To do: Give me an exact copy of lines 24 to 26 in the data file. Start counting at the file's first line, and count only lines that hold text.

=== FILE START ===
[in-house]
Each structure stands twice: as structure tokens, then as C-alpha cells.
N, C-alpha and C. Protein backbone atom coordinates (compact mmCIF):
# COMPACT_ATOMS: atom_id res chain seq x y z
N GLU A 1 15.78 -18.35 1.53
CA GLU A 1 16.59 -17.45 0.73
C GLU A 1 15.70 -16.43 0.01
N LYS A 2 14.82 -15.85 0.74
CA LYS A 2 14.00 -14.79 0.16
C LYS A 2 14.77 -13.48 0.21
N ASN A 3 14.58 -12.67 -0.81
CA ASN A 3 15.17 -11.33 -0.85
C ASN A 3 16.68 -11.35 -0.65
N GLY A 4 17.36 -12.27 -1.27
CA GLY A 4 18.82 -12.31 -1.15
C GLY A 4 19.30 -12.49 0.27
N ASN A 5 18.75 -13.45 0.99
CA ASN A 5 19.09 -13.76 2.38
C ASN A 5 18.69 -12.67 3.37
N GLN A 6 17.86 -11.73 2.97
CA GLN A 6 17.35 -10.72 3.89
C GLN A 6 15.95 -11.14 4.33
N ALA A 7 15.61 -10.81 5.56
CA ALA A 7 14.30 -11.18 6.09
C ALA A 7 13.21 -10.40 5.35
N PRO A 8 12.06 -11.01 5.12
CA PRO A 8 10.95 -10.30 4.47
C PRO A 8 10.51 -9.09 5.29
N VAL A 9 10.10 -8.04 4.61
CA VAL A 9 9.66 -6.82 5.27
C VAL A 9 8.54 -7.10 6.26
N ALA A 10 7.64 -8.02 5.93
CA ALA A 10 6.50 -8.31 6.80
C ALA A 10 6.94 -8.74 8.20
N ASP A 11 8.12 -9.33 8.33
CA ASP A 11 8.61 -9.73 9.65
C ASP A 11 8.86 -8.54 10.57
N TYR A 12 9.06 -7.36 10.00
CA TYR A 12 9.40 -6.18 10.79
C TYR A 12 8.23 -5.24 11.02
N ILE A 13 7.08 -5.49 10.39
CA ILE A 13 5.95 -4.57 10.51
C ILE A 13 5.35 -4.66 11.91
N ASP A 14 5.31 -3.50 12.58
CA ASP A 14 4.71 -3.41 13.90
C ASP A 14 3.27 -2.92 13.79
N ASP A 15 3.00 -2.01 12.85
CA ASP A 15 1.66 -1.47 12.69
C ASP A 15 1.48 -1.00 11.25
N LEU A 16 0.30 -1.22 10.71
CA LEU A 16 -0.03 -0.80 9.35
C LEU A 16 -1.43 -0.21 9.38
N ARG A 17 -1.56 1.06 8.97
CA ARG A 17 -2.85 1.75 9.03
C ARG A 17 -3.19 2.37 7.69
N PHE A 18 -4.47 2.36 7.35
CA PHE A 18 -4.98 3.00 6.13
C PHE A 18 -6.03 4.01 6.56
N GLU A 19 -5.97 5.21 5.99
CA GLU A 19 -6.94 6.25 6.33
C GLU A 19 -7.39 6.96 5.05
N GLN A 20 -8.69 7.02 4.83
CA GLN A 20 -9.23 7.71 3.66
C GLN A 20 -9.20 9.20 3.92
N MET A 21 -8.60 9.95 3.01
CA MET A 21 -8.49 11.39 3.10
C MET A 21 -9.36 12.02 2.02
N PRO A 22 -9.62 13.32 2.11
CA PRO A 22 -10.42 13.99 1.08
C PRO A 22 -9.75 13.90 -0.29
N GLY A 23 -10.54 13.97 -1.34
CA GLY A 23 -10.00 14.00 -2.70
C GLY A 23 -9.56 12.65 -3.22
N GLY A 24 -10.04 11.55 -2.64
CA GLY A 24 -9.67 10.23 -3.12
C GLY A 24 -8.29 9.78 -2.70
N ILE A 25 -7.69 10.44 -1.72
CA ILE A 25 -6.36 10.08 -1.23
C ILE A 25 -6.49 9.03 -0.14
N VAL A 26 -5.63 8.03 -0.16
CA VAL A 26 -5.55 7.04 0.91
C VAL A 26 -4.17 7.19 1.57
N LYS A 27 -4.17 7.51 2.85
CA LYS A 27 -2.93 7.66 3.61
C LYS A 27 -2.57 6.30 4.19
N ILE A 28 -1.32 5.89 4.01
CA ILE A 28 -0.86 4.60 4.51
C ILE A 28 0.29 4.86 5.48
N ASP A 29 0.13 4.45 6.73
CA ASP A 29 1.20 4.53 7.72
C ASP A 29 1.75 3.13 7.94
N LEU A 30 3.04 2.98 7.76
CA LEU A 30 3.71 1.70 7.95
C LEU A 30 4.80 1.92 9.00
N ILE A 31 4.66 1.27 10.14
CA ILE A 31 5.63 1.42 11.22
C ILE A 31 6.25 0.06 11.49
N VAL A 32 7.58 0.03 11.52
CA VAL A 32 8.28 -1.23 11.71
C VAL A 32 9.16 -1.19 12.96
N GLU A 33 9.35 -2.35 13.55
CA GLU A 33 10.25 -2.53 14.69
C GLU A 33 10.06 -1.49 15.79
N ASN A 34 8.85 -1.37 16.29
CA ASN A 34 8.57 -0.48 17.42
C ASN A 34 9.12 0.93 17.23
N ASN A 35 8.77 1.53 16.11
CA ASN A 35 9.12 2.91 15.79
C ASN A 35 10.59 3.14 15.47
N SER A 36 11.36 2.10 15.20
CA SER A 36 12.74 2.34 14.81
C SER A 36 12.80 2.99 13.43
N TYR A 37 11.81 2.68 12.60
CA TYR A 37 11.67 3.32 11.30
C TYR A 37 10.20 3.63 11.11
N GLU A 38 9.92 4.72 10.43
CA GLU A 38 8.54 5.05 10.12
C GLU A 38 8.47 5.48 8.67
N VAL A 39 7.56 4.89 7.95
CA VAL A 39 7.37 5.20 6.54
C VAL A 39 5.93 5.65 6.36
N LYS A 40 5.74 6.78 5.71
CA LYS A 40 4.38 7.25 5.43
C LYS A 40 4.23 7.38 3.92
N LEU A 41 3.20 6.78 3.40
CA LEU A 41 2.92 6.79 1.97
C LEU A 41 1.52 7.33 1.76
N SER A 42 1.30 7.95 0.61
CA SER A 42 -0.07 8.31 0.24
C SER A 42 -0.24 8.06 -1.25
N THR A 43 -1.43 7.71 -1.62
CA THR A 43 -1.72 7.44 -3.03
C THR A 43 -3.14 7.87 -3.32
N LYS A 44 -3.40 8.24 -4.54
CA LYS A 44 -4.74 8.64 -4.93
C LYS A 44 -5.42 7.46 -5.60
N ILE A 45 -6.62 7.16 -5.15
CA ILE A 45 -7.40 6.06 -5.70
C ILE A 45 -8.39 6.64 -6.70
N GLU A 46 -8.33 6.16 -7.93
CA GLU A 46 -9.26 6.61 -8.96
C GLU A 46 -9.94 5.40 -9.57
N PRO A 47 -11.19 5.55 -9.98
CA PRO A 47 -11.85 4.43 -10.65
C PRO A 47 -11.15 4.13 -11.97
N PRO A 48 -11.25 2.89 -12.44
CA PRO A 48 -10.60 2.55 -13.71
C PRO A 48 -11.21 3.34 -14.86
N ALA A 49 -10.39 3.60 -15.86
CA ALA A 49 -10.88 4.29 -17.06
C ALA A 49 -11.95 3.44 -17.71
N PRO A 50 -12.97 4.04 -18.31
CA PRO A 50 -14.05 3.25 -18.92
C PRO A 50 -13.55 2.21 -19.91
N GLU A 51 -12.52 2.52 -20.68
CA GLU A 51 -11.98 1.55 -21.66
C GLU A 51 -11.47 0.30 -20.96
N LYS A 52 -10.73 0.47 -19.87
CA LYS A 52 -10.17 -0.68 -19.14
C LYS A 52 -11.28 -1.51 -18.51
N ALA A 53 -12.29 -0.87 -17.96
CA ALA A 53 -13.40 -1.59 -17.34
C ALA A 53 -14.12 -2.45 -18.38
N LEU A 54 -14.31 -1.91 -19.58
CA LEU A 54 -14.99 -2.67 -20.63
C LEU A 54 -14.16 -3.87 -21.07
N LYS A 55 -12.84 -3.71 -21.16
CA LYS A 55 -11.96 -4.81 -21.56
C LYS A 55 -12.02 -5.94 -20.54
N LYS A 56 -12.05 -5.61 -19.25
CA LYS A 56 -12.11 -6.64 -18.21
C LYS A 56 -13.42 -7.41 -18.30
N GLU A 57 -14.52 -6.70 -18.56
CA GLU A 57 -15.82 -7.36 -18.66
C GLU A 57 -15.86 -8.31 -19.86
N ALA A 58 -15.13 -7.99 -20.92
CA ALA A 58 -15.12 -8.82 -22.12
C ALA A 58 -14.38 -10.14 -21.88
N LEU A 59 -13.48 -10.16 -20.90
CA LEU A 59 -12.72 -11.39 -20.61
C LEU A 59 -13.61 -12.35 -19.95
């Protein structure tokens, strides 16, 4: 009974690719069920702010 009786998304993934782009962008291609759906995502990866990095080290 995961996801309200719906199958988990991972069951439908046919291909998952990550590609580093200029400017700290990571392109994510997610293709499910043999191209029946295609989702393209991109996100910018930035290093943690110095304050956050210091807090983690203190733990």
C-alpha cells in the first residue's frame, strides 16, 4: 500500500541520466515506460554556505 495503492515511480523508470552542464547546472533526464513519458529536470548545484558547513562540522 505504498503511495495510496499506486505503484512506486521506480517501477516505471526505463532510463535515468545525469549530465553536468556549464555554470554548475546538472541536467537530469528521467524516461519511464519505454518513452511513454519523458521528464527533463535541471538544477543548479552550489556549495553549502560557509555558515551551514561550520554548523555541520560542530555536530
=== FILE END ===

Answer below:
CA ALA A 7 14.30 -11.18 6.09
C ALA A 7 13.21 -10.40 5.35
N PRO A 8 12.06 -11.01 5.12